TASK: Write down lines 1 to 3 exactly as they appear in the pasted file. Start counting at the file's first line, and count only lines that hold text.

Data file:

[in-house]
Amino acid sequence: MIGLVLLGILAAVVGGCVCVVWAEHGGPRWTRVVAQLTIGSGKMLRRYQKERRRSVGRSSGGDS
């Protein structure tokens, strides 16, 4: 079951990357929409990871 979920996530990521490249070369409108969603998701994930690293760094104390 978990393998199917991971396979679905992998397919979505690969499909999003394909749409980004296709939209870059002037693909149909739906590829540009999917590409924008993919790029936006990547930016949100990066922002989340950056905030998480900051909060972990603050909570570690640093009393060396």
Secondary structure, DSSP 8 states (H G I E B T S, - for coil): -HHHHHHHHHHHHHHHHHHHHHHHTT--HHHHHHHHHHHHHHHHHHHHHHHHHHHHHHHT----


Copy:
[in-house]
Amino acid sequence: MIGLVLLGILAAVVGGCVCVVWAEHGGPRWTRVVAQLTIGSGKMLRRYQKERRRSVGRSSGGDS
């Protein structure tokens, strides 16, 4: 079951990357929409990871 979920996530990521490249070369409108969603998701994930690293760094104390 978990393998199917991971396979679905992998397919979505690969499909999003394909749409980004296709939209870059002037693909149909739906590829540009999917590409924008993919790029936006990547930016949100990066922002989340950056905030998480900051909060972990603050909570570690640093009393060396």